Researchers at the SLAC National Accelerator Laboratory have taken the first direct, and most precise, measurement of electron motion in sync with vibrating atoms in an exotic material. The scientists witnessed an incredible interaction between the vibrations and electrons, describing it as a "dance".
The paper, published in Science, explains how the team used an infrared laser to create vibrations in a thin layer of iron selenide. The atoms of selenium moved away from the iron and in doing so they changed the energy of the electron orbitals. The vibrations and electrons observed were linked at a fundamental level, which was 10 times stronger than predicted in theory.
“These precision measurements will give us deep insights into how these materials behave,” lead author Zhi-Xun Shen, a professor at SLAC and Stanford and investigator with the Stanford Institute for Materials and Energy Sciences, said in a statement.
Iron selenide is an exotic material that is linked to superconductivity, the ability of a material to transmit electrical current with no resistance. Currently, to achieve superconductivity a material needs to be over 100 degrees below zero but stuff like iron selenide might hold the secret to high-temperature superconduction.
Superconductivity is related to how electrons pair up with each other at low temperature so looking at their behavior is very important. Interestingly, the vibrations behave like a particle (called phonon) and they pair up with the electrons. That’s why the electrons keep the beat with the vibration.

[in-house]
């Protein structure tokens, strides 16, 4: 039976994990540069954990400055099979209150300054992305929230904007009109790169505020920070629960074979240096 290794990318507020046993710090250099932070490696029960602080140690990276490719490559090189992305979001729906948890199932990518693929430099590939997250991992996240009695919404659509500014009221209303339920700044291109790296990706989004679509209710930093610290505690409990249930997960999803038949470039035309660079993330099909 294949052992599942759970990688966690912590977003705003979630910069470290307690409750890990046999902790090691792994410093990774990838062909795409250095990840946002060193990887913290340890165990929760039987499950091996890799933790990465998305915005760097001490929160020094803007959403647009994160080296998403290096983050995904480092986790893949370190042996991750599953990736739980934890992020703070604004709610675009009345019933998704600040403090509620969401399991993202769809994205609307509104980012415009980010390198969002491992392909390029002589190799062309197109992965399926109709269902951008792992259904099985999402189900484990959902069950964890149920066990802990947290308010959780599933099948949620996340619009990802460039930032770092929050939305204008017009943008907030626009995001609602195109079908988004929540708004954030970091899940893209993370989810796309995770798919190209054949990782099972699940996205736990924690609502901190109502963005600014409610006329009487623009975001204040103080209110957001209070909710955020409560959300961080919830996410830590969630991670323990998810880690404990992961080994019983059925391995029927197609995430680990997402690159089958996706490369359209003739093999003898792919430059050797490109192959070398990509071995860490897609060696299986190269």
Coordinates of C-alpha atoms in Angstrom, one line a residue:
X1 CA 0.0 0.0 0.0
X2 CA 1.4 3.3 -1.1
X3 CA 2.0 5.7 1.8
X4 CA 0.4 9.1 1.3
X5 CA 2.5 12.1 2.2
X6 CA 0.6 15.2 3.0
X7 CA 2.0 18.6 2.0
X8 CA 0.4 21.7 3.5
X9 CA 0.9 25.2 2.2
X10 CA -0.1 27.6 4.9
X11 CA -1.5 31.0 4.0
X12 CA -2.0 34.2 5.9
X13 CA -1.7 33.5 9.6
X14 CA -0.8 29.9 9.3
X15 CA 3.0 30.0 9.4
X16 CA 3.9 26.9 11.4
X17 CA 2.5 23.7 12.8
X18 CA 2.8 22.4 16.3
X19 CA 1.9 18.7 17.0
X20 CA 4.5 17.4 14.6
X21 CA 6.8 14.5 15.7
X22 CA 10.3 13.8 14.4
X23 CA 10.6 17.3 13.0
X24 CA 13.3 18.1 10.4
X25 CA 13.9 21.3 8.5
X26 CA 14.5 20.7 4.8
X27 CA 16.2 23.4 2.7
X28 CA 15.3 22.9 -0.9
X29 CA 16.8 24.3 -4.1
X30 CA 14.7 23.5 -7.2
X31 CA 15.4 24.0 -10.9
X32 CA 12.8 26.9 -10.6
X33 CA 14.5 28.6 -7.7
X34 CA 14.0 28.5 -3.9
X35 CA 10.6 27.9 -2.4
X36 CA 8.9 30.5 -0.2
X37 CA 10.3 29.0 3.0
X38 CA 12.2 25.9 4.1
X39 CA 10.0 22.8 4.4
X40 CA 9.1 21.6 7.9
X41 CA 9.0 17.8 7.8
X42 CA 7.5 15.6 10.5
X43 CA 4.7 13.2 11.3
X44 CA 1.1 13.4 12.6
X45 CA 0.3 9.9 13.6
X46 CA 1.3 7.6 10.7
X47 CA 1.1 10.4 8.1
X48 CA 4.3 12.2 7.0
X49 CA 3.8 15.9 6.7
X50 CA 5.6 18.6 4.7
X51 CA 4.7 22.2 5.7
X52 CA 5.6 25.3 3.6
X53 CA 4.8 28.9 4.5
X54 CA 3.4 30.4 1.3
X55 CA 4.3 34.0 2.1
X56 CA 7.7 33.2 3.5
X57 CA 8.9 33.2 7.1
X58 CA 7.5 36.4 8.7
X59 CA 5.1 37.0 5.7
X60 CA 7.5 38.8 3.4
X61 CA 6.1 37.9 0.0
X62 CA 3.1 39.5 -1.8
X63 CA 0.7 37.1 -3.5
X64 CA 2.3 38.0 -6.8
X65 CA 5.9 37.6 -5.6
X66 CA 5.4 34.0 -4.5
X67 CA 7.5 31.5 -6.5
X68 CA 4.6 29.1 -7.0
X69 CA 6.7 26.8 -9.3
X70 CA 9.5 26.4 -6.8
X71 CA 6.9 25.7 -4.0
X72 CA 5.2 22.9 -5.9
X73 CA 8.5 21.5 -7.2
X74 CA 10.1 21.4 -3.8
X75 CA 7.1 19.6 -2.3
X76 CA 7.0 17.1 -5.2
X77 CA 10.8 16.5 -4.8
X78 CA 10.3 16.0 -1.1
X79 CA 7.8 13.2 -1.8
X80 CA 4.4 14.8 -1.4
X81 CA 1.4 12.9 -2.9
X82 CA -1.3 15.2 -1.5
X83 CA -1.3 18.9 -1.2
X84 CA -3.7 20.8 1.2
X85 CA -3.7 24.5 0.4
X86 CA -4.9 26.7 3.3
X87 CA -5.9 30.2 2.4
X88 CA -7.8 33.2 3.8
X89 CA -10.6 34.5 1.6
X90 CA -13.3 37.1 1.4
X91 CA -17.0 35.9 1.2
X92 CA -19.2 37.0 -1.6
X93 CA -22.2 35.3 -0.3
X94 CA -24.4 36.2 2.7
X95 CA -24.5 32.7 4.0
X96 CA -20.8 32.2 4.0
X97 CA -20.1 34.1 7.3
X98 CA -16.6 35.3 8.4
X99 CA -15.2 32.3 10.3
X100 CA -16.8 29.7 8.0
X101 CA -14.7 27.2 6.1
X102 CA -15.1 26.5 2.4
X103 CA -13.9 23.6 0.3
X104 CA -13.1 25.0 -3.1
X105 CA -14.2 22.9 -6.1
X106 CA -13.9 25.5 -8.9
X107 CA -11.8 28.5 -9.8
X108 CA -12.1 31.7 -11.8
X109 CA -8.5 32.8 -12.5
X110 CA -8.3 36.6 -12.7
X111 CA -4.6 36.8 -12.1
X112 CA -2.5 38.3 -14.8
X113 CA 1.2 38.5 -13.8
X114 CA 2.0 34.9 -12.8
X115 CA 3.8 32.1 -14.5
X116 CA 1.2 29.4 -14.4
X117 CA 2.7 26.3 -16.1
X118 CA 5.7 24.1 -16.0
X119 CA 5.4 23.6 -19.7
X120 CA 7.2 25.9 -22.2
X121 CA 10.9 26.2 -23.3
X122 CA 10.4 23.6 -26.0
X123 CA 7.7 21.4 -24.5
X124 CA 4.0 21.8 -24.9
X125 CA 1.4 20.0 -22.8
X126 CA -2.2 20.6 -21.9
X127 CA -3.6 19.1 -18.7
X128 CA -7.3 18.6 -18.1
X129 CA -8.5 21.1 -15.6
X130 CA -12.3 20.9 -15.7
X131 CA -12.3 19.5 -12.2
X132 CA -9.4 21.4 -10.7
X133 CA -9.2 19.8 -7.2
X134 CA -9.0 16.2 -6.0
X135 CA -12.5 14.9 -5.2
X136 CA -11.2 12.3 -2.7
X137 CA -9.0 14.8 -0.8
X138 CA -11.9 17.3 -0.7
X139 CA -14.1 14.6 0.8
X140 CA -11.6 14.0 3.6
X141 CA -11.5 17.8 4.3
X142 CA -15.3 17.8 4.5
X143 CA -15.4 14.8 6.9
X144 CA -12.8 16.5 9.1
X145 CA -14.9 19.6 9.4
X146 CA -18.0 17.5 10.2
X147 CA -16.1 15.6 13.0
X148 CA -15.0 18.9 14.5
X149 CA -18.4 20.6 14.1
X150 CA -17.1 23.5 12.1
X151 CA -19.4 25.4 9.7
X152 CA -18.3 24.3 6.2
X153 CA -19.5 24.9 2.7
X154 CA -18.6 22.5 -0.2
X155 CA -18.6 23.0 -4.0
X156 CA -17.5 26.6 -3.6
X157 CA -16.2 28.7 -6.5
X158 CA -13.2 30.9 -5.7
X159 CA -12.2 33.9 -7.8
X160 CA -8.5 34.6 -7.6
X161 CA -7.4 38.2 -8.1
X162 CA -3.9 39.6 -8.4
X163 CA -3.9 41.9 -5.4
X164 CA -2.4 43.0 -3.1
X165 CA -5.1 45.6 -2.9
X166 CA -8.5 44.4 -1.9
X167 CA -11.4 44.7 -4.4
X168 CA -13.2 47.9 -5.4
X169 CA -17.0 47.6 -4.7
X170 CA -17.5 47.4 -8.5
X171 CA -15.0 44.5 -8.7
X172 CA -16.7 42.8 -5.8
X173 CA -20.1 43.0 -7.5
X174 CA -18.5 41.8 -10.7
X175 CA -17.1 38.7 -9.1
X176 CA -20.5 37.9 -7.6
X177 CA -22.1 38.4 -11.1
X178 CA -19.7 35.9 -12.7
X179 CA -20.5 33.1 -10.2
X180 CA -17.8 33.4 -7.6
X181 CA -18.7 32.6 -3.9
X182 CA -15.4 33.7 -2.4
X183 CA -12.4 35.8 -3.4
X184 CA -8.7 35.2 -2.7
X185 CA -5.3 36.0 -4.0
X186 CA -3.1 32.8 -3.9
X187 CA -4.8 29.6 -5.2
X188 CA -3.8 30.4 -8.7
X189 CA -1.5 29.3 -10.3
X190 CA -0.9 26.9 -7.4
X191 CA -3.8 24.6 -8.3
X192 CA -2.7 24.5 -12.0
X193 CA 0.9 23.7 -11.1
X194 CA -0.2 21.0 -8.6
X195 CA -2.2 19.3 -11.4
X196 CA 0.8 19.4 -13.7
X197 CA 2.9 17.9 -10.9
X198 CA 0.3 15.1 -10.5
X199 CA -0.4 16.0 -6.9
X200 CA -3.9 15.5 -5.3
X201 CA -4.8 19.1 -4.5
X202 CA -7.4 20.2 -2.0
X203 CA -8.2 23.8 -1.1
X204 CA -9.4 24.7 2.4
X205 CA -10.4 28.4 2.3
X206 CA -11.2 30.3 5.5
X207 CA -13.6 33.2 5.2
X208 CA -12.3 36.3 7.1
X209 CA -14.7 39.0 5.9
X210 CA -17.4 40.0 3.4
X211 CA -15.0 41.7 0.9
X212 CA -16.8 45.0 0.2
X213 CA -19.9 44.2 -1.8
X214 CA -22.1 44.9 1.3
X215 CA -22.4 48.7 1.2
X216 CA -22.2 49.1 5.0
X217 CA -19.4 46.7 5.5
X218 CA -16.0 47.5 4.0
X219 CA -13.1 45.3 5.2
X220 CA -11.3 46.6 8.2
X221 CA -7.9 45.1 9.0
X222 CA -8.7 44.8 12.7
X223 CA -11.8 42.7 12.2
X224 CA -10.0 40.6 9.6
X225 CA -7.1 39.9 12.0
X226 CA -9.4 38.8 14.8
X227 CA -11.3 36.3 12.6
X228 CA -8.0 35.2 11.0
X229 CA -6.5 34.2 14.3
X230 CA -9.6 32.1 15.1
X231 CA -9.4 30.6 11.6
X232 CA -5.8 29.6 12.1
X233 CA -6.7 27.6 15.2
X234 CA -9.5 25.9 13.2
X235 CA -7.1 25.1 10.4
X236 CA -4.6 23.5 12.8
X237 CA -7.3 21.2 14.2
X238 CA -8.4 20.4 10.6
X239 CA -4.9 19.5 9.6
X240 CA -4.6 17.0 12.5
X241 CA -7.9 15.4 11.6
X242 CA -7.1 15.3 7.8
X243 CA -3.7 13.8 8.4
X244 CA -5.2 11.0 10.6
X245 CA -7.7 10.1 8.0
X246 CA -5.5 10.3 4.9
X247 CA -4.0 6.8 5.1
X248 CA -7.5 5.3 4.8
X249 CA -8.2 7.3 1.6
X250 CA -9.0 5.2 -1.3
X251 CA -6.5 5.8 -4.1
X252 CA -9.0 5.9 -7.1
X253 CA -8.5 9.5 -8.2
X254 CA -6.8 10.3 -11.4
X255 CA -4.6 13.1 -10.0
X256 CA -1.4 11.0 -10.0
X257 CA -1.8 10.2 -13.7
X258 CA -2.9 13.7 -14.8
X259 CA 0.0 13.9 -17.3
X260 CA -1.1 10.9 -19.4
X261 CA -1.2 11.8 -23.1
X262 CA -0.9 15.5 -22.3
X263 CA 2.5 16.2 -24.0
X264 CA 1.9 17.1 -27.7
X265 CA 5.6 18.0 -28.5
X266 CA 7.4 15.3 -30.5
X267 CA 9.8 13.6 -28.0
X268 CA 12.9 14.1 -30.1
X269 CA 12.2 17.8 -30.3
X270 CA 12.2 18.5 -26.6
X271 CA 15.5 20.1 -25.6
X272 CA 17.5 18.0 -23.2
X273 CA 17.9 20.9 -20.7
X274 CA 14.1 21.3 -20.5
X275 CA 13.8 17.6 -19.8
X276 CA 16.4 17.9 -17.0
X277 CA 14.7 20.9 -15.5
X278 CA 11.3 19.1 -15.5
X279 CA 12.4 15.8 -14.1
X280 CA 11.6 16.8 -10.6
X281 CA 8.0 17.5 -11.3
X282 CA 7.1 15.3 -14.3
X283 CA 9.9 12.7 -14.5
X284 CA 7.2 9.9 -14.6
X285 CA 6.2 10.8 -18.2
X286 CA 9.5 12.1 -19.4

To observe the electrons’ behavior, the team used the Linac Coherent Light Source, an incredibly powerful X-ray laser that has helped researchers study incredible phenomena so far, like photosynthesis.
“We were able to make a ‘movie,’ using the equivalent of two cameras to record the atomic vibrations and electron movements, and show that they wiggle at the same time, like two standing waves superimposed on each other,” said co-author Shuolong Yang, a postdoctoral researcher at Cornell University.
“It isn’t a movie in the ordinary sense of images you can watch on a screen. But it does capture the phonon and electron movements in frames shot 100 trillion times per second, and we can string about 100 of them together just like movie frames to get a full picture of how they are linked.”
For the last decade, iron-based superconductors have been puzzling scientists working on them but finally, we might be getting towards some answers.